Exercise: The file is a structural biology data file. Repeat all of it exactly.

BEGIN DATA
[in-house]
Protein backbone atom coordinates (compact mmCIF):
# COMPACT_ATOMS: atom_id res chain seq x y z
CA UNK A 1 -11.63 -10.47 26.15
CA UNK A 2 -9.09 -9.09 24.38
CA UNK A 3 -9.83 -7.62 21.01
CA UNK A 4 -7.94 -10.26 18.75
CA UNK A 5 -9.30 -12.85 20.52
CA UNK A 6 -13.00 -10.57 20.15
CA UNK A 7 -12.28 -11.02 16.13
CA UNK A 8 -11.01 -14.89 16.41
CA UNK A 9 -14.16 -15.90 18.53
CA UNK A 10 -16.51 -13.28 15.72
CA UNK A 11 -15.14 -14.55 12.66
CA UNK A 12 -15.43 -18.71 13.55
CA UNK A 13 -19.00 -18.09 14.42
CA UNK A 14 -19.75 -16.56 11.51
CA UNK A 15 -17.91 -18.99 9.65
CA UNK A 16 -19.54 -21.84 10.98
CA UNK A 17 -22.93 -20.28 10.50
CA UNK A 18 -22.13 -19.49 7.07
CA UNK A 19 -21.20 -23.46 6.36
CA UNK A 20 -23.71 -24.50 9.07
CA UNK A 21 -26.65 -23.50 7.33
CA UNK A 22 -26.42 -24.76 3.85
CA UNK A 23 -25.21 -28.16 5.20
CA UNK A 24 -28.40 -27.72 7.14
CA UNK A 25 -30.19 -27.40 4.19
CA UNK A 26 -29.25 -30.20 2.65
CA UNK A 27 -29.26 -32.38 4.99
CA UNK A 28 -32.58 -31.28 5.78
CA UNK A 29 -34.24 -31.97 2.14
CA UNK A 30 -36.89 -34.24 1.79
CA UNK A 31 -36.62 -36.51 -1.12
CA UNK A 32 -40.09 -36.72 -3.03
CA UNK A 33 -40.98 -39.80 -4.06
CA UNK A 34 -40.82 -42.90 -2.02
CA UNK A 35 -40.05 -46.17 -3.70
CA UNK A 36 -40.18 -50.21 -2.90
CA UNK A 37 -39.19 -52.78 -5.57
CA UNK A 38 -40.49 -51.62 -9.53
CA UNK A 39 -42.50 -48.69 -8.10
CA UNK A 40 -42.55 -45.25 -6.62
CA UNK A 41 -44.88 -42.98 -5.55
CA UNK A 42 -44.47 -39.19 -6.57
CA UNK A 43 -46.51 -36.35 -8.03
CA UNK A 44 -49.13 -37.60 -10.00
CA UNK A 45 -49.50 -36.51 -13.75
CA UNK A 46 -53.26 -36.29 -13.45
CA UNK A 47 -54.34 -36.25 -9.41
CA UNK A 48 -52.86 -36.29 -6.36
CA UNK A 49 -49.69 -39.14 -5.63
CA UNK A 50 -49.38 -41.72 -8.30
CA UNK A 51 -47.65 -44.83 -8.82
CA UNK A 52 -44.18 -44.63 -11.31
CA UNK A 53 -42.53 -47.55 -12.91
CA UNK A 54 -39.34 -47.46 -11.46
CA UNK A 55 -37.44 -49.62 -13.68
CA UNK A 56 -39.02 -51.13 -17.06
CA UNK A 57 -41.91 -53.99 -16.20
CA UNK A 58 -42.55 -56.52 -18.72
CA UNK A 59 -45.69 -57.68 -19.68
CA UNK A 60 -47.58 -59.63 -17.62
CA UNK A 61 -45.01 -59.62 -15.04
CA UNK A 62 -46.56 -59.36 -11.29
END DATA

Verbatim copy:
[in-house]
Protein backbone atom coordinates (compact mmCIF):
# COMPACT_ATOMS: atom_id res chain seq x y z
CA UNK A 1 -11.63 -10.47 26.15
CA UNK A 2 -9.09 -9.09 24.38
CA UNK A 3 -9.83 -7.62 21.01
CA UNK A 4 -7.94 -10.26 18.75
CA UNK A 5 -9.30 -12.85 20.52
CA UNK A 6 -13.00 -10.57 20.15
CA UNK A 7 -12.28 -11.02 16.13
CA UNK A 8 -11.01 -14.89 16.41
CA UNK A 9 -14.16 -15.90 18.53
CA UNK A 10 -16.51 -13.28 15.72
CA UNK A 11 -15.14 -14.55 12.66
CA UNK A 12 -15.43 -18.71 13.55
CA UNK A 13 -19.00 -18.09 14.42
CA UNK A 14 -19.75 -16.56 11.51
CA UNK A 15 -17.91 -18.99 9.65
CA UNK A 16 -19.54 -21.84 10.98
CA UNK A 17 -22.93 -20.28 10.50
CA UNK A 18 -22.13 -19.49 7.07
CA UNK A 19 -21.20 -23.46 6.36
CA UNK A 20 -23.71 -24.50 9.07
CA UNK A 21 -26.65 -23.50 7.33
CA UNK A 22 -26.42 -24.76 3.85
CA UNK A 23 -25.21 -28.16 5.20
CA UNK A 24 -28.40 -27.72 7.14
CA UNK A 25 -30.19 -27.40 4.19
CA UNK A 26 -29.25 -30.20 2.65
CA UNK A 27 -29.26 -32.38 4.99
CA UNK A 28 -32.58 -31.28 5.78
CA UNK A 29 -34.24 -31.97 2.14
CA UNK A 30 -36.89 -34.24 1.79
CA UNK A 31 -36.62 -36.51 -1.12
CA UNK A 32 -40.09 -36.72 -3.03
CA UNK A 33 -40.98 -39.80 -4.06
CA UNK A 34 -40.82 -42.90 -2.02
CA UNK A 35 -40.05 -46.17 -3.70
CA UNK A 36 -40.18 -50.21 -2.90
CA UNK A 37 -39.19 -52.78 -5.57
CA UNK A 38 -40.49 -51.62 -9.53
CA UNK A 39 -42.50 -48.69 -8.10
CA UNK A 40 -42.55 -45.25 -6.62
CA UNK A 41 -44.88 -42.98 -5.55
CA UNK A 42 -44.47 -39.19 -6.57
CA UNK A 43 -46.51 -36.35 -8.03
CA UNK A 44 -49.13 -37.60 -10.00
CA UNK A 45 -49.50 -36.51 -13.75
CA UNK A 46 -53.26 -36.29 -13.45
CA UNK A 47 -54.34 -36.25 -9.41
CA UNK A 48 -52.86 -36.29 -6.36
CA UNK A 49 -49.69 -39.14 -5.63
CA UNK A 50 -49.38 -41.72 -8.30
CA UNK A 51 -47.65 -44.83 -8.82
CA UNK A 52 -44.18 -44.63 -11.31
CA UNK A 53 -42.53 -47.55 -12.91
CA UNK A 54 -39.34 -47.46 -11.46
CA UNK A 55 -37.44 -49.62 -13.68
CA UNK A 56 -39.02 -51.13 -17.06
CA UNK A 57 -41.91 -53.99 -16.20
CA UNK A 58 -42.55 -56.52 -18.72
CA UNK A 59 -45.69 -57.68 -19.68
CA UNK A 60 -47.58 -59.63 -17.62
CA UNK A 61 -45.01 -59.62 -15.04
CA UNK A 62 -46.56 -59.36 -11.29